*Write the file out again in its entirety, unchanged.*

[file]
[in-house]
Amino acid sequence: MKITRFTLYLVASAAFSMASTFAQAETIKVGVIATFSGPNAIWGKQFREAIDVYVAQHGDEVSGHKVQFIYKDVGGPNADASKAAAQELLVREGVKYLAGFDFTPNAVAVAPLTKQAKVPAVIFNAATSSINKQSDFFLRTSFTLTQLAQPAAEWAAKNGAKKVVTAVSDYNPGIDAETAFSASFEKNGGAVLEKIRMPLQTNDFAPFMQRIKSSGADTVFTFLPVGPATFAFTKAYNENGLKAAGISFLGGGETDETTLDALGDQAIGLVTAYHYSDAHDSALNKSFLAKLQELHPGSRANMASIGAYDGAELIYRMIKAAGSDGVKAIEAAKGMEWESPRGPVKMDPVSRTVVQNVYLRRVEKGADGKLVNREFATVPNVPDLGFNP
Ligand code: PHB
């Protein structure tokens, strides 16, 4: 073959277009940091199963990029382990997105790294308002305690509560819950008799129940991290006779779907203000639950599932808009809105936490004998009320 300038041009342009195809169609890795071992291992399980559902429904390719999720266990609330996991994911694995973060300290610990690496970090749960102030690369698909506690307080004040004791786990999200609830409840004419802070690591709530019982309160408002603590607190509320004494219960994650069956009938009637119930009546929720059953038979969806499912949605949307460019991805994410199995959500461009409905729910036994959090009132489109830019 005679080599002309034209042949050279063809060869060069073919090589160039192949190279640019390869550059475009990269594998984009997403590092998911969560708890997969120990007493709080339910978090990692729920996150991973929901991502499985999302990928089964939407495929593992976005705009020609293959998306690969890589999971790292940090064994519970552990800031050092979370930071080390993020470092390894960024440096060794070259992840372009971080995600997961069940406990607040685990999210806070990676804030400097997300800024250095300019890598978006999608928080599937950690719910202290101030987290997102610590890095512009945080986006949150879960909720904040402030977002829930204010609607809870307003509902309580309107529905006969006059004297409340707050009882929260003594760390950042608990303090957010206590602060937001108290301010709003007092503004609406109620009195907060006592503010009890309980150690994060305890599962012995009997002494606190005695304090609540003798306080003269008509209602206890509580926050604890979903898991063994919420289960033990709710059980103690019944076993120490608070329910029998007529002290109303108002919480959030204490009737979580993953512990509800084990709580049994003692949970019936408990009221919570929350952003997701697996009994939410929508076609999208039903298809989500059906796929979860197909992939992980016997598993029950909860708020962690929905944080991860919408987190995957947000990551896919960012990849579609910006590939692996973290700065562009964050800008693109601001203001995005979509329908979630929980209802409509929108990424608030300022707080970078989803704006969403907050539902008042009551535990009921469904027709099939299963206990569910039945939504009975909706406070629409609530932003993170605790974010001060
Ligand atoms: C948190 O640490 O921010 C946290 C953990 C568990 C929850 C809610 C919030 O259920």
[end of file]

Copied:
[in-house]
Amino acid sequence: MKITRFTLYLVASAAFSMASTFAQAETIKVGVIATFSGPNAIWGKQFREAIDVYVAQHGDEVSGHKVQFIYKDVGGPNADASKAAAQELLVREGVKYLAGFDFTPNAVAVAPLTKQAKVPAVIFNAATSSINKQSDFFLRTSFTLTQLAQPAAEWAAKNGAKKVVTAVSDYNPGIDAETAFSASFEKNGGAVLEKIRMPLQTNDFAPFMQRIKSSGADTVFTFLPVGPATFAFTKAYNENGLKAAGISFLGGGETDETTLDALGDQAIGLVTAYHYSDAHDSALNKSFLAKLQELHPGSRANMASIGAYDGAELIYRMIKAAGSDGVKAIEAAKGMEWESPRGPVKMDPVSRTVVQNVYLRRVEKGADGKLVNREFATVPNVPDLGFNP
Ligand code: PHB
């Protein structure tokens, strides 16, 4: 073959277009940091199963990029382990997105790294308002305690509560819950008799129940991290006779779907203000639950599932808009809105936490004998009320 300038041009342009195809169609890795071992291992399980559902429904390719999720266990609330996991994911694995973060300290610990690496970090749960102030690369698909506690307080004040004791786990999200609830409840004419802070690591709530019982309160408002603590607190509320004494219960994650069956009938009637119930009546929720059953038979969806499912949605949307460019991805994410199995959500461009409905729910036994959090009132489109830019 005679080599002309034209042949050279063809060869060069073919090589160039192949190279640019390869550059475009990269594998984009997403590092998911969560708890997969120990007493709080339910978090990692729920996150991973929901991502499985999302990928089964939407495929593992976005705009020609293959998306690969890589999971790292940090064994519970552990800031050092979370930071080390993020470092390894960024440096060794070259992840372009971080995600997961069940406990607040685990999210806070990676804030400097997300800024250095300019890598978006999608928080599937950690719910202290101030987290997102610590890095512009945080986006949150879960909720904040402030977002829930204010609607809870307003509902309580309107529905006969006059004297409340707050009882929260003594760390950042608990303090957010206590602060937001108290301010709003007092503004609406109620009195907060006592503010009890309980150690994060305890599962012995009997002494606190005695304090609540003798306080003269008509209602206890509580926050604890979903898991063994919420289960033990709710059980103690019944076993120490608070329910029998007529002290109303108002919480959030204490009737979580993953512990509800084990709580049994003692949970019936408990009221919570929350952003997701697996009994939410929508076609999208039903298809989500059906796929979860197909992939992980016997598993029950909860708020962690929905944080991860919408987190995957947000990551896919960012990849579609910006590939692996973290700065562009964050800008693109601001203001995005979509329908979630929980209802409509929108990424608030300022707080970078989803704006969403907050539902008042009551535990009921469904027709099939299963206990569910039945939504009975909706406070629409609530932003993170605790974010001060
Ligand atoms: C948190 O640490 O921010 C946290 C953990 C568990 C929850 C809610 C919030 O259920």